So many options, not sure which is best for your dry eye?
Are you tired of old technology contacts?
How are your contacts?
Can you wear them all day?
Do they dry out?
Do they make your eyes red or irritated?
Is there anything you don't like about your lenses or could use improvement?
With many lenses on the market, what makes a lens the best contact lens? Many factors are taken into consideration including vision, lens stability, lens design, and dk/t.
Lens material affects vision. For example, some lenses have an aspheric lens design so night driving may be improved. Additionally, other lenses can mask astigmatism so patients will see better. Lenses with higher water content tend to be more comfortable, but in contrast, the vision is not as clear. These are factors your doctor considers when choosing the best contacts for you!
Do you have an astigmatism and need toric contacts?
In the last several years, the contact lens options for toric wearers has increased exponentially. The lenses are now thinner and more stable than ever. In contrast, in the past, toric contacts would move and the vision was not as stable.
Multi-focals are contact lenses designed to correct both the distance and near for those over 40 with trouble reading up close. Lens design is extremely important for a patient's success. More specifically, we need great distance vision and near vision, without one affecting the other.
Dk/t is one of my main factors in describing the "best contact lens." Dk/t measures the amount of oxygen that reaches the cornea through the contact lens. In the past, lack of oxygen caused patient's problems. Neovascularization or blood vessel growth was common in patients with old technology contact lenses. For me, a contact lens with a Dk/t over a 100 tends to be healthy and comfortable for all patients.
In conclusion, only an eye doctor's exam can determine the best contact lenses for your eyes.
Best Contact Lens Materials
All contact lenses are made of slightly different materials; silicone is the material choice for new lens technologies. The type of silicone varies per lens brand which may affect the patient's comfort. Furthermore, this is why one patient may prefer one brand to another.
Silicone has been a popular material because it has allowed contact lenses to become more breathable and more comfortable. It has increased lens Dk/t. Higher Dk/t's are best for the eyes long-term! For example, there is a remarkable difference between Hubble contacts with a dk/t of 18, and Total 1 with a dk/t of 156.
This difference makes the Total 1 lens healthier and more comfortable for your eye.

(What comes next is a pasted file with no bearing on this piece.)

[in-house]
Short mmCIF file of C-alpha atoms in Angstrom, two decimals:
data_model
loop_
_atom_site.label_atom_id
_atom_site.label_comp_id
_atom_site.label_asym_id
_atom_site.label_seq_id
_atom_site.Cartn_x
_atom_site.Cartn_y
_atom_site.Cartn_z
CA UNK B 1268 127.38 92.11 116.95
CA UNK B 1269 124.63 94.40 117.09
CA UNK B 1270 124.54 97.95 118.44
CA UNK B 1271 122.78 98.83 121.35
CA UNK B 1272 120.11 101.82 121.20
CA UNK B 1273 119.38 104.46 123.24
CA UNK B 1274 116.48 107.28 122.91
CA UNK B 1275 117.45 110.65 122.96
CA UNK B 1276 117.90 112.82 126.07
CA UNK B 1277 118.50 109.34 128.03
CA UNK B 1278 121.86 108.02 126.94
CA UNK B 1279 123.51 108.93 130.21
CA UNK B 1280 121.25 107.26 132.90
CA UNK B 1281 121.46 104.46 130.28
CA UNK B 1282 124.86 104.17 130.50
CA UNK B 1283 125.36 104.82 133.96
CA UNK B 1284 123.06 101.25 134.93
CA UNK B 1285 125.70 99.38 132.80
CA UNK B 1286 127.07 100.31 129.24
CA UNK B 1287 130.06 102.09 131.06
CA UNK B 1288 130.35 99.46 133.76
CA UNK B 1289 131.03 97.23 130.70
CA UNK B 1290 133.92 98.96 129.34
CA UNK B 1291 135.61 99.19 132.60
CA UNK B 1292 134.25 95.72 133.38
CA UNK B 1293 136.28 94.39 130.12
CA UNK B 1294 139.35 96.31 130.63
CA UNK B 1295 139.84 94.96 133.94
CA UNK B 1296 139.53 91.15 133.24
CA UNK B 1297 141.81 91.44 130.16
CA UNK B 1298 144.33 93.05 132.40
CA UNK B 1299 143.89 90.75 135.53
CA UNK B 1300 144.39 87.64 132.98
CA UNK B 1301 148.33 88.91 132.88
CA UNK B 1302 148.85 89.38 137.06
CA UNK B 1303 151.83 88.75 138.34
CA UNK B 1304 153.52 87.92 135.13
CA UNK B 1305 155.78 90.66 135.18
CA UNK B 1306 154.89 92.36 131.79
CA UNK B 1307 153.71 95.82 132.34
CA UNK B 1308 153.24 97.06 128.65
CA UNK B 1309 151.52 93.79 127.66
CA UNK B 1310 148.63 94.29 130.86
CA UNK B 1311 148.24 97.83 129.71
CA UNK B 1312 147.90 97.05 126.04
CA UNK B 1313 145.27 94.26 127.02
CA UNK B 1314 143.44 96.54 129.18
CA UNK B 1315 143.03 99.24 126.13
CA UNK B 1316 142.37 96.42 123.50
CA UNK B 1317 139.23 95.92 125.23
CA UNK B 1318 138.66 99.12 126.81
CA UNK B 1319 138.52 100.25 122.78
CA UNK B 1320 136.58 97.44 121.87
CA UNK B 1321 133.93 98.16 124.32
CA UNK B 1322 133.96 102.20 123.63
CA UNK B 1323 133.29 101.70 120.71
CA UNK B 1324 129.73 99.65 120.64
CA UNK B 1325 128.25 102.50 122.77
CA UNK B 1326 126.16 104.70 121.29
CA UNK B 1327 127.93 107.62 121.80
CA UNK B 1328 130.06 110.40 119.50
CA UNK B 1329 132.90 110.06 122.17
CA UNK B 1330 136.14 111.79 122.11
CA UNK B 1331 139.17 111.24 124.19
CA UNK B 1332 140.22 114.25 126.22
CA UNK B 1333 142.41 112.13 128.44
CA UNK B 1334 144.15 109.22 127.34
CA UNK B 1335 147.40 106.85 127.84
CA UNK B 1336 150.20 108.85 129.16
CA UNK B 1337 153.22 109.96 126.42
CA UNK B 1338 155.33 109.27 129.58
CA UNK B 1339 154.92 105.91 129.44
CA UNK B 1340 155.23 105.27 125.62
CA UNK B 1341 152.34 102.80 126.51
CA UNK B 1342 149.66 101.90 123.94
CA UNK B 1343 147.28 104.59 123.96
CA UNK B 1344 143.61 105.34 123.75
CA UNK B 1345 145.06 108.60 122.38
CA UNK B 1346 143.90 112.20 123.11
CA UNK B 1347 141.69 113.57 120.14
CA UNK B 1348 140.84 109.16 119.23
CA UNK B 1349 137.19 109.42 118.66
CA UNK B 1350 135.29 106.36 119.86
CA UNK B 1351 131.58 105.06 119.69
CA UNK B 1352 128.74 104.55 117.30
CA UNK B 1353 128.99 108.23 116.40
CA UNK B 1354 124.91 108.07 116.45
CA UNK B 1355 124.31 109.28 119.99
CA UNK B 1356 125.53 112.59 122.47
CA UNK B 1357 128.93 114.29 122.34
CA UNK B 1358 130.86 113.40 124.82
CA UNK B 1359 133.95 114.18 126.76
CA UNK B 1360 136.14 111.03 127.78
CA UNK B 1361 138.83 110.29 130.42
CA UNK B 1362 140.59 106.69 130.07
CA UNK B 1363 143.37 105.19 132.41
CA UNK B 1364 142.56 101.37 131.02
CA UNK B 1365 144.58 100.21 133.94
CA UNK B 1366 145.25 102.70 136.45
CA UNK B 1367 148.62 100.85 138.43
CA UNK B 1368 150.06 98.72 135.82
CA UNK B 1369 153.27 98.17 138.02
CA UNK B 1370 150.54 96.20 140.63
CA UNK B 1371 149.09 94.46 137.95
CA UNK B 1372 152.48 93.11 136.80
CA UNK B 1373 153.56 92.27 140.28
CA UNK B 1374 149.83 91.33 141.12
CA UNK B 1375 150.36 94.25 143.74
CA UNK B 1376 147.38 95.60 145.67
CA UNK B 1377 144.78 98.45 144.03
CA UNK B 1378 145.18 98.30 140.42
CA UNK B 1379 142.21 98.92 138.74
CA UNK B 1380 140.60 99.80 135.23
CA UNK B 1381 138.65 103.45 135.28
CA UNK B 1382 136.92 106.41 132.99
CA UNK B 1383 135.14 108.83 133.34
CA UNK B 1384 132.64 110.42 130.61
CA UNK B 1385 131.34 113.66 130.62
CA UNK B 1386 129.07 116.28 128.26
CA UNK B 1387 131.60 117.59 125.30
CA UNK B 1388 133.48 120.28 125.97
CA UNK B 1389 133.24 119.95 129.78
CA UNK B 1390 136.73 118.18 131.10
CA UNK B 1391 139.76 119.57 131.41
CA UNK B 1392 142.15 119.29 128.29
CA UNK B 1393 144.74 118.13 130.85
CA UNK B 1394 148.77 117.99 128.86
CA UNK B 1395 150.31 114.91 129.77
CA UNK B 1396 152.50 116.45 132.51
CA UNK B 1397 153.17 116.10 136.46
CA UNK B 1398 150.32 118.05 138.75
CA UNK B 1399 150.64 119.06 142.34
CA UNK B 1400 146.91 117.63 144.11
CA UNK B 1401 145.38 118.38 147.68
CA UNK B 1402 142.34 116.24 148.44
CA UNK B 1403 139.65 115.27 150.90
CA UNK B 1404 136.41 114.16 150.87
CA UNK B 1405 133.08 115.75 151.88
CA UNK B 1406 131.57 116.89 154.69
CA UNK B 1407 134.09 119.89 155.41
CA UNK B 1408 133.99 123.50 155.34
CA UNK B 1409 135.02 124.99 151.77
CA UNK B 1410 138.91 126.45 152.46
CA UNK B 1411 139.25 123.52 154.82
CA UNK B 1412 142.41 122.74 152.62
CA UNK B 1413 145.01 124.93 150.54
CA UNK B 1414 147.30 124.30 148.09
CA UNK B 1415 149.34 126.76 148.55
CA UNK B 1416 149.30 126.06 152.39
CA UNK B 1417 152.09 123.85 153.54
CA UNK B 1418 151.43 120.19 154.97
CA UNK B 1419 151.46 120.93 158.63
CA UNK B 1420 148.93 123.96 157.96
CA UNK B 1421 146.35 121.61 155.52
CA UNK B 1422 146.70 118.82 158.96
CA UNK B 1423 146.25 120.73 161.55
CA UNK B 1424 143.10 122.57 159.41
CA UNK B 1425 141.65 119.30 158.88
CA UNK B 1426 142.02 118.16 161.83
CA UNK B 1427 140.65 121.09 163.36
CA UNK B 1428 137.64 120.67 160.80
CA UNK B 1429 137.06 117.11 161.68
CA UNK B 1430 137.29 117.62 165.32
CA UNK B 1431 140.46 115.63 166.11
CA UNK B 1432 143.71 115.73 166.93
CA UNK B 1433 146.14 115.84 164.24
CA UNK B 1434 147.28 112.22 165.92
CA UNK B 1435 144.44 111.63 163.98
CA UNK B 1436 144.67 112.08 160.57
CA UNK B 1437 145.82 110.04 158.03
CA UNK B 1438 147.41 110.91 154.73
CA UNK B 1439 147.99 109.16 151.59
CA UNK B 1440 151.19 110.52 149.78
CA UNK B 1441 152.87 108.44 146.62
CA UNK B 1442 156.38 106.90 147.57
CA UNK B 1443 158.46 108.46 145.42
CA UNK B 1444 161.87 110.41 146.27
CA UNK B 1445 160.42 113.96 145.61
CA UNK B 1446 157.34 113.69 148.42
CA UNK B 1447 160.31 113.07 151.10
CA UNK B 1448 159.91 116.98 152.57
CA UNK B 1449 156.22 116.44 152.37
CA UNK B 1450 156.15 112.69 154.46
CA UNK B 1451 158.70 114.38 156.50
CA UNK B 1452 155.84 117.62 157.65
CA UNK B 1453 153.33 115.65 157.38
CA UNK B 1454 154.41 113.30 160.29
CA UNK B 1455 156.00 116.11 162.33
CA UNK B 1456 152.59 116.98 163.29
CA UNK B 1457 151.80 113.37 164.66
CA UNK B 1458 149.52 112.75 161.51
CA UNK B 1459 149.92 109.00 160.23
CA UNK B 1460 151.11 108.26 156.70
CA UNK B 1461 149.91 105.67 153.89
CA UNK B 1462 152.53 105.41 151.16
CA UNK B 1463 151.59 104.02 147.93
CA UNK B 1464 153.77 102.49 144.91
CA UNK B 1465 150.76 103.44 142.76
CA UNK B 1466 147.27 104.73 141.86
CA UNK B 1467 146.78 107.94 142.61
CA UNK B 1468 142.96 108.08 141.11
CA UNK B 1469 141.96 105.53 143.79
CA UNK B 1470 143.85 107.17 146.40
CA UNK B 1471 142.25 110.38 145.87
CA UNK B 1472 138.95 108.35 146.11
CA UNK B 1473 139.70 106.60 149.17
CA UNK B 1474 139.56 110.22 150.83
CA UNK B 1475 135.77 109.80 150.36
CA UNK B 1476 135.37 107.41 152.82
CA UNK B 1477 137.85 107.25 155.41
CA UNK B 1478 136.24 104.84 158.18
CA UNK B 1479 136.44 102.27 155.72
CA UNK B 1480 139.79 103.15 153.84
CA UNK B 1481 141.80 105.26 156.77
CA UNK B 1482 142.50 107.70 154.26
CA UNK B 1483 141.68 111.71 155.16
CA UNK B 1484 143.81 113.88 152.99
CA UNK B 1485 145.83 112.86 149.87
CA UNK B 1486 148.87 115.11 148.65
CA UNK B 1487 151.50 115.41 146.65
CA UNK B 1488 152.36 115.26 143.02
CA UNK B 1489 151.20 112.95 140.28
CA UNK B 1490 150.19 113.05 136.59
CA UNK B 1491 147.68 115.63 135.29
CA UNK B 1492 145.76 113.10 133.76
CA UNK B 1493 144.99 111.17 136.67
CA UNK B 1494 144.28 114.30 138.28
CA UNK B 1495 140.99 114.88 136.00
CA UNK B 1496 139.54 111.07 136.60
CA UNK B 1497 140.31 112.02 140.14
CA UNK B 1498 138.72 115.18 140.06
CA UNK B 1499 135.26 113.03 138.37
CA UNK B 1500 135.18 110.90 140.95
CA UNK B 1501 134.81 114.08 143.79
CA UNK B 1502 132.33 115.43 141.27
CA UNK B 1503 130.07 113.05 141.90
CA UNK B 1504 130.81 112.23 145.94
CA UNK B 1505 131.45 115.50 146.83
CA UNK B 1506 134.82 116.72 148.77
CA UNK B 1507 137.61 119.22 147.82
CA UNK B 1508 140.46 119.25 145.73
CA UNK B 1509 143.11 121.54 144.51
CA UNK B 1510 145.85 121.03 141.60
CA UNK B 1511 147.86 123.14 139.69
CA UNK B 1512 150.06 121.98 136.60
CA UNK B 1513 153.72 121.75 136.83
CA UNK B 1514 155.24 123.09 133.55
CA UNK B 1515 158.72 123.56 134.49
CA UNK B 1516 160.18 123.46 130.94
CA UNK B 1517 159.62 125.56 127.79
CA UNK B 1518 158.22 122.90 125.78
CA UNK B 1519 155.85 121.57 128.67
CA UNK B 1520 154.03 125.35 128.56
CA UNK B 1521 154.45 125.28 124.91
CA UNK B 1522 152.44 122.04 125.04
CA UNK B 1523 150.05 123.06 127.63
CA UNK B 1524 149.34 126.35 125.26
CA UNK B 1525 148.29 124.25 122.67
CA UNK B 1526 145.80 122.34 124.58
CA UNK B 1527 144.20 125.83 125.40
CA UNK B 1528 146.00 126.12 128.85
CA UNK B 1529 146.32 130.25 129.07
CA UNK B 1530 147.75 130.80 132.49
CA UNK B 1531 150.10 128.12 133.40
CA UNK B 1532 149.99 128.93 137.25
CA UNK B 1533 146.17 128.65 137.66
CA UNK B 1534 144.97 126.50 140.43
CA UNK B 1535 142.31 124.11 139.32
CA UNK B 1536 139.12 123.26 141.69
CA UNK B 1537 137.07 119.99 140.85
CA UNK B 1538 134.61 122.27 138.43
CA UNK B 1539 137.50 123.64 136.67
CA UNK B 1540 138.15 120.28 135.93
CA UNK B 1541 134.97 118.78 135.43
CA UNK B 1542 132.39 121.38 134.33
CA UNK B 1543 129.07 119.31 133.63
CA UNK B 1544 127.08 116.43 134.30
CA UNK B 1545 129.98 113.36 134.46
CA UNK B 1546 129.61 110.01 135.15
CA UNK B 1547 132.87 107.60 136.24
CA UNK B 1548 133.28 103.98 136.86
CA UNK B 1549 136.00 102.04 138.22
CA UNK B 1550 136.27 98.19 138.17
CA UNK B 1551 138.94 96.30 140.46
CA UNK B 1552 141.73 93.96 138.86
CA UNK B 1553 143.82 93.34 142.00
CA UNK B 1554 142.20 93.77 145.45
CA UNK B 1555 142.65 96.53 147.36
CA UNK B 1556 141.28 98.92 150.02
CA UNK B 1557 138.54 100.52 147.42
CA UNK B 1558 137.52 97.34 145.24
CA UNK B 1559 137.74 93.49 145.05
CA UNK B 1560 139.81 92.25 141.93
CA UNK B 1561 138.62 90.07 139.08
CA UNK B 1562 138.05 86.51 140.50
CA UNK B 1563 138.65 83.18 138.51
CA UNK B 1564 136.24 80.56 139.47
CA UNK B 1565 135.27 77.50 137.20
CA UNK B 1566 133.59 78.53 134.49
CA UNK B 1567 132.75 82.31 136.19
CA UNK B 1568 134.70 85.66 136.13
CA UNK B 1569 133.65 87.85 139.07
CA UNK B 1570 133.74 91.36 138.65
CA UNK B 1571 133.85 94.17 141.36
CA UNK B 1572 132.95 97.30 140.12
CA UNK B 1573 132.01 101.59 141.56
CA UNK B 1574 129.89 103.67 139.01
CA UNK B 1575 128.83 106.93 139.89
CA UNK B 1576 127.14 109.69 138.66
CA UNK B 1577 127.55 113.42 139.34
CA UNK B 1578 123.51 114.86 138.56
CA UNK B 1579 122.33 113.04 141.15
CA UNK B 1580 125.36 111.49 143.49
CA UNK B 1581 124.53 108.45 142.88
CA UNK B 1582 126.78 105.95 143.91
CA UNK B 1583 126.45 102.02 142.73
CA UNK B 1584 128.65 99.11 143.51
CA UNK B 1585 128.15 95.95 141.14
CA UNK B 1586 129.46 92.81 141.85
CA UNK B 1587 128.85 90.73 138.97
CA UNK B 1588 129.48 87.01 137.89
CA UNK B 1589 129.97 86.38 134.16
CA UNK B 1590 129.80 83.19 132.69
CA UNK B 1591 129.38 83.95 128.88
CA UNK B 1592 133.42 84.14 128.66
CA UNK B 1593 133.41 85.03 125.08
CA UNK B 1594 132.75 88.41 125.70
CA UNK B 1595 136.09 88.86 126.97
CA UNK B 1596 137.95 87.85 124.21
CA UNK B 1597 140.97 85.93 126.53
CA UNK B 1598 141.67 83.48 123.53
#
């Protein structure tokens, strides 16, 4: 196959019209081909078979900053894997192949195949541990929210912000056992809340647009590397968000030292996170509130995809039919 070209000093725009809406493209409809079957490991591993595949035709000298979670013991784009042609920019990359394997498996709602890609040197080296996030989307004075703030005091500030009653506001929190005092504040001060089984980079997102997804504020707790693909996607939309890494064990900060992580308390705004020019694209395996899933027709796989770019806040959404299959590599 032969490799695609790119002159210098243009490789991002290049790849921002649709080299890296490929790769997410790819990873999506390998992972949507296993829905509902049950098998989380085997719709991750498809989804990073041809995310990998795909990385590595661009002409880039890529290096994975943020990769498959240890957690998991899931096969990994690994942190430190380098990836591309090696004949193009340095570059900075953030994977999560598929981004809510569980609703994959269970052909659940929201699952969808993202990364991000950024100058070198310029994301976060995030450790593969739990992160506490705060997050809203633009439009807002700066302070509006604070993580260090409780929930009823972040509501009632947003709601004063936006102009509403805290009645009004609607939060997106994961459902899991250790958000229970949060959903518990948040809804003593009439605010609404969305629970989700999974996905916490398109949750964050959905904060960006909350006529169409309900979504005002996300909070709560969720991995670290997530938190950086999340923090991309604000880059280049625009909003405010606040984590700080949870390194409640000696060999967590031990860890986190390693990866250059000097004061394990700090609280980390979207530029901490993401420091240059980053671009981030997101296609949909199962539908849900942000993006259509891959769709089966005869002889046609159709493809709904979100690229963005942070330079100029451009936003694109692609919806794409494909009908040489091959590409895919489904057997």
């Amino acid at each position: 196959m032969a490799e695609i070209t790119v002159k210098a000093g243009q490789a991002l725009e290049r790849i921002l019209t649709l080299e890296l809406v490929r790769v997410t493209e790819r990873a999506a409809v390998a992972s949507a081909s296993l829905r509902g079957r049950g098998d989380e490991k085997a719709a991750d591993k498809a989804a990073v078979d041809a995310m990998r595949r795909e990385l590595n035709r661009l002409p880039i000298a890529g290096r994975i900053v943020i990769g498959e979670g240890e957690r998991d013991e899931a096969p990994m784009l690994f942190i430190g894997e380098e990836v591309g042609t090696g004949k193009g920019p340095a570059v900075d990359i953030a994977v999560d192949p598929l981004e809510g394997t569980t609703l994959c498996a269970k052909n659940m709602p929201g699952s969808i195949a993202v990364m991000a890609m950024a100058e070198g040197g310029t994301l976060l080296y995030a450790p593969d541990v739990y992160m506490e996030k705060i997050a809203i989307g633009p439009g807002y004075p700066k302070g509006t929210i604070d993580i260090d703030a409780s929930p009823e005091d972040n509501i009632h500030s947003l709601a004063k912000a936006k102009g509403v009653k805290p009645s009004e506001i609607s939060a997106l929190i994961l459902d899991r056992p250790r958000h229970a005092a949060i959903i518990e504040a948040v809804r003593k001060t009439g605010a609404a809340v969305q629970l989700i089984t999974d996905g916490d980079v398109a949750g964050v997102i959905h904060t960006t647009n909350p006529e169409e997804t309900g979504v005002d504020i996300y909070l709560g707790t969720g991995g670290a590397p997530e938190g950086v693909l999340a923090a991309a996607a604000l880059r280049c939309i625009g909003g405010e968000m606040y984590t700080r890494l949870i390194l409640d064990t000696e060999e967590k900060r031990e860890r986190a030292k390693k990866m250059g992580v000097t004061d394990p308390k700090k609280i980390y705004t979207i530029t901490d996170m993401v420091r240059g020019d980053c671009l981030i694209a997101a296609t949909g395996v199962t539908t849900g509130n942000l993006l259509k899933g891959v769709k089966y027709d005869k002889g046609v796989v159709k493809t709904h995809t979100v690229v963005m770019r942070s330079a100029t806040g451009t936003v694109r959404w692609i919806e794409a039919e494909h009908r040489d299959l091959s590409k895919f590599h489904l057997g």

On the other hand, hydrogels are older materials which tend to become dry, and cause ocular redness due to their lower dk/t. Lenses may be difficult to remove, and feel "stuck" to the eye.
Most of my patients prefer silicone hydrogels with a high Dk/t.
Best Contact Lens Modalities
The modality of a contact lens refers to wear time. A majority of contact lenses have a modality of either 1 month, 2-week or are daily lenses.
As an eye doctor, I tend to prefer a monthly lens or a daily for patients. Both of these modalities are easier for the patient to remember when they should change their contact lens. In contrast, 2-week modalities make it difficult for patients and they tend to over wear them.
For most patients, a daily lens will be the most comfortable and healthy option. It is always my favorite!
Always clean and fresh, daily contacts significantly reduce your risk of eye infection, and increase your eye comfort.
Best Contact Lens For Lifestyle
One's occupation matters when it comes to the best contact lens selection. Flight attendants, hospital personnel, and frequent travelers are likely to need the best lens on the market. Planes and hospitals have a drastic affect on contact lens comfort.; both can be significantly dry.
Allergy sufferers tend to have more problems with their contacts. Not only can the pollen build up on lenses leading to allergic conjunctivitis, but allergy medications dry out both your sinuses and eyes. With allergies sufferers, sometimes it's difficult to separate allergies from dry eye problems.
Computer & Digital Device Use
Conducted studies show digital device and computer users blink only half the number of times they would if not on a device. Less blinking contributes to dry eye. Dry eye, eye fatigue, headaches, and light sensitivity are symptoms of Computer Vision Syndrome.
Many environmental and genetic factors put one more at risk of dry eye. The best contact lenses for dry eye sufferers is a daily, silicone hydrogel lens.
The goal of fitting children in the best contact lenses is to pick a solution that is easy, healthy, and risk-free. Parents will not have to worry about their children wearing contacts. Additionally, athletes prefer daily modalities for traveling, cleanliness, and ease of use.